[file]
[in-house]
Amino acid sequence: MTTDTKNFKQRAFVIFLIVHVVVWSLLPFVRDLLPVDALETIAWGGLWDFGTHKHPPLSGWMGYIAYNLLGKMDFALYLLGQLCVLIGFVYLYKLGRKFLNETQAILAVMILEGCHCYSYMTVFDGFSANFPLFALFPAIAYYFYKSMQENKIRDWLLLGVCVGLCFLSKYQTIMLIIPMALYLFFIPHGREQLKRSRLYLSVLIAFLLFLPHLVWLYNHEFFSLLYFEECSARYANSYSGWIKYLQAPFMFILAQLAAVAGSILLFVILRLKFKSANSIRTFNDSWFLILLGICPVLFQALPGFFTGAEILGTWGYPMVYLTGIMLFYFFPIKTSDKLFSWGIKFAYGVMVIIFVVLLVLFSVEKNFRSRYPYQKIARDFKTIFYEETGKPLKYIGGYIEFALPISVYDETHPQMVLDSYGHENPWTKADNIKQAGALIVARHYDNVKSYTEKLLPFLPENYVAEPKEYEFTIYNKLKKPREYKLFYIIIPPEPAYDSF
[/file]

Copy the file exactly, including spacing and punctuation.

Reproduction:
[in-house]
Amino acid sequence: MTTDTKNFKQRAFVIFLIVHVVVWSLLPFVRDLLPVDALETIAWGGLWDFGTHKHPPLSGWMGYIAYNLLGKMDFALYLLGQLCVLIGFVYLYKLGRKFLNETQAILAVMILEGCHCYSYMTVFDGFSANFPLFALFPAIAYYFYKSMQENKIRDWLLLGVCVGLCFLSKYQTIMLIIPMALYLFFIPHGREQLKRSRLYLSVLIAFLLFLPHLVWLYNHEFFSLLYFEECSARYANSYSGWIKYLQAPFMFILAQLAAVAGSILLFVILRLKFKSANSIRTFNDSWFLILLGICPVLFQALPGFFTGAEILGTWGYPMVYLTGIMLFYFFPIKTSDKLFSWGIKFAYGVMVIIFVVLLVLFSVEKNFRSRYPYQKIARDFKTIFYEETGKPLKYIGGYIEFALPISVYDETHPQMVLDSYGHENPWTKADNIKQAGALIVARHYDNVKSYTEKLLPFLPENYVAEPKEYEFTIYNKLKKPREYKLFYIIIPPEPAYDSF